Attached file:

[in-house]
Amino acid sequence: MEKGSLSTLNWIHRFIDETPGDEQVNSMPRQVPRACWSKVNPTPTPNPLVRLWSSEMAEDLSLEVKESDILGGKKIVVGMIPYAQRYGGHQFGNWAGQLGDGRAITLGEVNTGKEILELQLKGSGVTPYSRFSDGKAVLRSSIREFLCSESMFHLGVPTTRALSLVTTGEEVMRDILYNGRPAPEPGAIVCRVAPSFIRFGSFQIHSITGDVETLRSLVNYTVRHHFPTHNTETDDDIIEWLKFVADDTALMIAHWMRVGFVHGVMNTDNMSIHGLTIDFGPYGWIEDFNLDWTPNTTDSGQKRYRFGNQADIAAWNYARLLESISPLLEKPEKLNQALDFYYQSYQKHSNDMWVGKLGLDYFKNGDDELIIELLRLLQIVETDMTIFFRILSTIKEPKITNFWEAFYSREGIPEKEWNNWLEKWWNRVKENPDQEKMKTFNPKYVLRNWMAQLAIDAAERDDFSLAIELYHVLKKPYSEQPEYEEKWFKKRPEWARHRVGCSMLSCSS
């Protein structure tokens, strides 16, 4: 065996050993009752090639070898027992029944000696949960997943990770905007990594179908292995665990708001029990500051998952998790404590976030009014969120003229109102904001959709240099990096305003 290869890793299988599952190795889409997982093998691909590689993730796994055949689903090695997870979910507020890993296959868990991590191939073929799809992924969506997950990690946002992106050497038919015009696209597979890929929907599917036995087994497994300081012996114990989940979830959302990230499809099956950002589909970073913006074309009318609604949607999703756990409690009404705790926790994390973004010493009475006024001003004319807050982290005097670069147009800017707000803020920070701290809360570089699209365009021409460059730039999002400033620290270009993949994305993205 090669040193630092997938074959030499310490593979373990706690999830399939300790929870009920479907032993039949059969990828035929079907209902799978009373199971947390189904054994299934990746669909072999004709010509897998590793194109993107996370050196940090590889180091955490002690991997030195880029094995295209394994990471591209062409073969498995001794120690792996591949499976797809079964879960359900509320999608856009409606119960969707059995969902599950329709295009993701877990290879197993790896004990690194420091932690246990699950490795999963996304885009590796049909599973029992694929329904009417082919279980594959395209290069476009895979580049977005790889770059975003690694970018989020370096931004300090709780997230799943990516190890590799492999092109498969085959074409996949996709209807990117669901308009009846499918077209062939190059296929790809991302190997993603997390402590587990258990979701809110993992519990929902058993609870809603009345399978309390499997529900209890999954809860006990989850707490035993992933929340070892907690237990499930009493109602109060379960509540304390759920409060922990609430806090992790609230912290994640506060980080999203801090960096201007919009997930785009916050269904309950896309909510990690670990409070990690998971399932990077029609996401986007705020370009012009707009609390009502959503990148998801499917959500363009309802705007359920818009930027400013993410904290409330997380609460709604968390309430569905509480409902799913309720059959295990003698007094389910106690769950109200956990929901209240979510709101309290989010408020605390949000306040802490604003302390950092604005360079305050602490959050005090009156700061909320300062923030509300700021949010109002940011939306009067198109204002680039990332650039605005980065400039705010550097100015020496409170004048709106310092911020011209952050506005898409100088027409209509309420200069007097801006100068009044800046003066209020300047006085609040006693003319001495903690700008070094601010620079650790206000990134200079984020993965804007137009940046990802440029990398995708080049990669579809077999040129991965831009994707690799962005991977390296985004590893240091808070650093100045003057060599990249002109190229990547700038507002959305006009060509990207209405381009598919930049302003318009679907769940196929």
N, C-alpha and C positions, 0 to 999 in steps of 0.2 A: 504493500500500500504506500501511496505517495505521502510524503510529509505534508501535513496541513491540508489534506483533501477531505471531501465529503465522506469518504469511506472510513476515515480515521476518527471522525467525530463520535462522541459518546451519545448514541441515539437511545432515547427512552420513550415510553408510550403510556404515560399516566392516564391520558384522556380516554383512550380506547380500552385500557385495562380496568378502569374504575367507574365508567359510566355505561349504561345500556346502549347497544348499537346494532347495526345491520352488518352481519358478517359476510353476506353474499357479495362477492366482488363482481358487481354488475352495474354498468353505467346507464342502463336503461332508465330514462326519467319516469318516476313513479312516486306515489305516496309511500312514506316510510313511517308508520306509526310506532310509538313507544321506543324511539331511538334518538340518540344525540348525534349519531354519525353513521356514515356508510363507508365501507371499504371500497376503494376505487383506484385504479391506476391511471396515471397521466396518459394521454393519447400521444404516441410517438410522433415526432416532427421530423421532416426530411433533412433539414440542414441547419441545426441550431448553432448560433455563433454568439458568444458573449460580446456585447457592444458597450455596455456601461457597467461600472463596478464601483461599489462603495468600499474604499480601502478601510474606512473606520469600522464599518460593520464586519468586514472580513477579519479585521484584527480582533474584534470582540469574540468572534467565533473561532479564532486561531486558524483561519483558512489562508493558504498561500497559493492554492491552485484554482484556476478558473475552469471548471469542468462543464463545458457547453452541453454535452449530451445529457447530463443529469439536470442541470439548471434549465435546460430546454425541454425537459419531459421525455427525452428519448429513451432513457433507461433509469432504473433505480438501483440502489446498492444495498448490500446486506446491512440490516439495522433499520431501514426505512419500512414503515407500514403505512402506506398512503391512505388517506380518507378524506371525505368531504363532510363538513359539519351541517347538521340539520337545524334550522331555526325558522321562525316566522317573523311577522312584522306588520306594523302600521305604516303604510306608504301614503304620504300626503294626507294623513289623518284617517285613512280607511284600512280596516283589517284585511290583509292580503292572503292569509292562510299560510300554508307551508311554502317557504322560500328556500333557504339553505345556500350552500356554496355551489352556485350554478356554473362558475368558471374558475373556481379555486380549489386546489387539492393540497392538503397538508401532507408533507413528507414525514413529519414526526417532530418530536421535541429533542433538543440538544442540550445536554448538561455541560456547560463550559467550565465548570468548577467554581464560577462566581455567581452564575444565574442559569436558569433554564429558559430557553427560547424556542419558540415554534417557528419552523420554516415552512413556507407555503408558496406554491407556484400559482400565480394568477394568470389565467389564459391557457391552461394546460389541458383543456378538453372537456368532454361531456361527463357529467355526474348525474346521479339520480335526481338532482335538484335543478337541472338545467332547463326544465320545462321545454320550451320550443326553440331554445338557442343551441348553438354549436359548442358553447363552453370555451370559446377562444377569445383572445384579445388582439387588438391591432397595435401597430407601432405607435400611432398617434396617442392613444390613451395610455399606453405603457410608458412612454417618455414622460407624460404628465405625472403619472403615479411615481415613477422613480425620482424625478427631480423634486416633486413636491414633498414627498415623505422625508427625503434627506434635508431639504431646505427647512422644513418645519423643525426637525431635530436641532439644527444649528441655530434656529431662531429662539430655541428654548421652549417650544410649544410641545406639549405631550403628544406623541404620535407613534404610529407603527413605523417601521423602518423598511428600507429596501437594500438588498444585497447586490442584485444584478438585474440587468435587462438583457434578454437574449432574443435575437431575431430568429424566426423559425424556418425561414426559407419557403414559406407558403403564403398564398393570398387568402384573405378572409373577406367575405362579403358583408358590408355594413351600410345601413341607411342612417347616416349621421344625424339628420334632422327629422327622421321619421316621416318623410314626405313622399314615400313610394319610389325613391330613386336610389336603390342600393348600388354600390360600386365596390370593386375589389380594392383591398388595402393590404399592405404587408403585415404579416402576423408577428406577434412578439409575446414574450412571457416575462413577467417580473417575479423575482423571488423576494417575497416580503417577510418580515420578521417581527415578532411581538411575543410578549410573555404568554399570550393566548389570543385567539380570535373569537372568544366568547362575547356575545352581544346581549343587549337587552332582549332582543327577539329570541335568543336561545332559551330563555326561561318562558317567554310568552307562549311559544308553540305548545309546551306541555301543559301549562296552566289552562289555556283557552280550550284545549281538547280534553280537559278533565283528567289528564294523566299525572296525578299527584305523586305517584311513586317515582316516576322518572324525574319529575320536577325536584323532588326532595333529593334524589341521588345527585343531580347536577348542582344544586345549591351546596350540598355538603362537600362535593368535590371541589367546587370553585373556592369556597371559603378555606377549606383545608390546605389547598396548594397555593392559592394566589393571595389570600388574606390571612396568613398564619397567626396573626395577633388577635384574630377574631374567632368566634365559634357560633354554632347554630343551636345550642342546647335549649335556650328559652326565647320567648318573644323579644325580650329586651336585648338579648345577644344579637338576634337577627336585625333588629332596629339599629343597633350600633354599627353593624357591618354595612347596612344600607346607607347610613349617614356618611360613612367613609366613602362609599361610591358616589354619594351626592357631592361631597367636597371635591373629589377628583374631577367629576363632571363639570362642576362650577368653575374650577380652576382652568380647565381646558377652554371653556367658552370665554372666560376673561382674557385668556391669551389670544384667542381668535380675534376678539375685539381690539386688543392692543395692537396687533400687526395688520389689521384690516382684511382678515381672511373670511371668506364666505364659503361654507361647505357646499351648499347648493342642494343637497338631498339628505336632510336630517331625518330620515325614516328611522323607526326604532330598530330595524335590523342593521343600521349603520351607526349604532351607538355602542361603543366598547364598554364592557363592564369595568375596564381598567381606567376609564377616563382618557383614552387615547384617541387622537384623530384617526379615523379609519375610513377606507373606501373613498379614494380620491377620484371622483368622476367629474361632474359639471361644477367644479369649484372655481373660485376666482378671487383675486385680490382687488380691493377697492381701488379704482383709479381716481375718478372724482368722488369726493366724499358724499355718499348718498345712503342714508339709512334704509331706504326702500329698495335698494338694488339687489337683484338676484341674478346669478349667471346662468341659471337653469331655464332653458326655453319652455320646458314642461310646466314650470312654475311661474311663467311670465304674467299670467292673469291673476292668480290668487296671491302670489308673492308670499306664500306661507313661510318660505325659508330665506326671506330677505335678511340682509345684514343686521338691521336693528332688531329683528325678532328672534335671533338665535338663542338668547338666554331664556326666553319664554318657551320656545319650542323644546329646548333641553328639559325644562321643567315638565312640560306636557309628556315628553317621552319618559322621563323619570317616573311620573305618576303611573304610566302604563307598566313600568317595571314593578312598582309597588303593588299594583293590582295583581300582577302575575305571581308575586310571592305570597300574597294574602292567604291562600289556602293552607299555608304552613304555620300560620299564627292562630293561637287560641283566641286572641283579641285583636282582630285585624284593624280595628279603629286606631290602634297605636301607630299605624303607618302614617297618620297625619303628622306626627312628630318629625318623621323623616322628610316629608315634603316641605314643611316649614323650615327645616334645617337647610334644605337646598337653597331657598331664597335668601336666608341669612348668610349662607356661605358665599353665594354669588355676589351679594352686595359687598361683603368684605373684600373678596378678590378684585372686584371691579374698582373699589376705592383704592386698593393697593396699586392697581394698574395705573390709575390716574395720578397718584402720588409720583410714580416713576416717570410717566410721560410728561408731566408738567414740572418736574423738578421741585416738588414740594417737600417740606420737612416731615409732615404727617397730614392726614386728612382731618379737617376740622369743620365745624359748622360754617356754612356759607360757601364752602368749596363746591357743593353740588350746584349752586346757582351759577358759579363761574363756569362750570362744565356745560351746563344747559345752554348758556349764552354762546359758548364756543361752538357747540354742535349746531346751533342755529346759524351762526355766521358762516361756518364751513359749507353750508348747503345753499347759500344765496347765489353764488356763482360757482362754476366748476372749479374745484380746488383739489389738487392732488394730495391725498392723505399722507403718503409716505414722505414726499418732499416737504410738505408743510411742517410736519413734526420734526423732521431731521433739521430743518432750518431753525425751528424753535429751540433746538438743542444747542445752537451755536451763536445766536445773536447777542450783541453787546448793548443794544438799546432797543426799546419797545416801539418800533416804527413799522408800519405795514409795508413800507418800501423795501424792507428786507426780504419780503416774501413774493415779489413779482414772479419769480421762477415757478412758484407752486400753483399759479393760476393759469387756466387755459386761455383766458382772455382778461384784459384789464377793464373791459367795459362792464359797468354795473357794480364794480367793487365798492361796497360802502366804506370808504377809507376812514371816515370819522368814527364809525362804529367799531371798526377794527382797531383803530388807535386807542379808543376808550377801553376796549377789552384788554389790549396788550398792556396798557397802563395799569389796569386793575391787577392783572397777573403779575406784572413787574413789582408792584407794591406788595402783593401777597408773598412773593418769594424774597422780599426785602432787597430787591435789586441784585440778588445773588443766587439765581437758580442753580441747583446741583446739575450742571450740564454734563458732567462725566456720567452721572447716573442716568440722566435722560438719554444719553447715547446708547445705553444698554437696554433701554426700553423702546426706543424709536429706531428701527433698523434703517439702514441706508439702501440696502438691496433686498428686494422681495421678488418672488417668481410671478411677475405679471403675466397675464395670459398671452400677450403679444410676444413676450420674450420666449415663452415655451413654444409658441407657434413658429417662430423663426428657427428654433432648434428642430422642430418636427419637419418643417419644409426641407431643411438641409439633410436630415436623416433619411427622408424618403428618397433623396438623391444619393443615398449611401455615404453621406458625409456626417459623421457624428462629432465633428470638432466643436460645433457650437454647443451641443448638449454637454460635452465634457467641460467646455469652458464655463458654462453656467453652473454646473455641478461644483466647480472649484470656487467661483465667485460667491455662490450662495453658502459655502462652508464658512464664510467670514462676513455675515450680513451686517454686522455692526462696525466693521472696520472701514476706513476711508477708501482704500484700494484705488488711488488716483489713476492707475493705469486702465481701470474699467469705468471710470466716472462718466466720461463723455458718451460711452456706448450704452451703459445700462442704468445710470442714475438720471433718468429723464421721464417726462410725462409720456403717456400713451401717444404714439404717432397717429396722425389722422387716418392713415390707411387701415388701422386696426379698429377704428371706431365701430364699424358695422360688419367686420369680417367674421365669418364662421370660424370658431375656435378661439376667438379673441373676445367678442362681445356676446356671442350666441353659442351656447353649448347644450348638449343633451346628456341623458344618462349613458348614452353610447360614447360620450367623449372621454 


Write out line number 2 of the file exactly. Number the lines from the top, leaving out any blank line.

Amino acid sequence: MEKGSLSTLNWIHRFIDETPGDEQVNSMPRQVPRACWSKVNPTPTPNPLVRLWSSEMAEDLSLEVKESDILGGKKIVVGMIPYAQRYGGHQFGNWAGQLGDGRAITLGEVNTGKEILELQLKGSGVTPYSRFSDGKAVLRSSIREFLCSESMFHLGVPTTRALSLVTTGEEVMRDILYNGRPAPEPGAIVCRVAPSFIRFGSFQIHSITGDVETLRSLVNYTVRHHFPTHNTETDDDIIEWLKFVADDTALMIAHWMRVGFVHGVMNTDNMSIHGLTIDFGPYGWIEDFNLDWTPNTTDSGQKRYRFGNQADIAAWNYARLLESISPLLEKPEKLNQALDFYYQSYQKHSNDMWVGKLGLDYFKNGDDELIIELLRLLQIVETDMTIFFRILSTIKEPKITNFWEAFYSREGIPEKEWNNWLEKWWNRVKENPDQEKMKTFNPKYVLRNWMAQLAIDAAERDDFSLAIELYHVLKKPYSEQPEYEEKWFKKRPEWARHRVGCSMLSCSS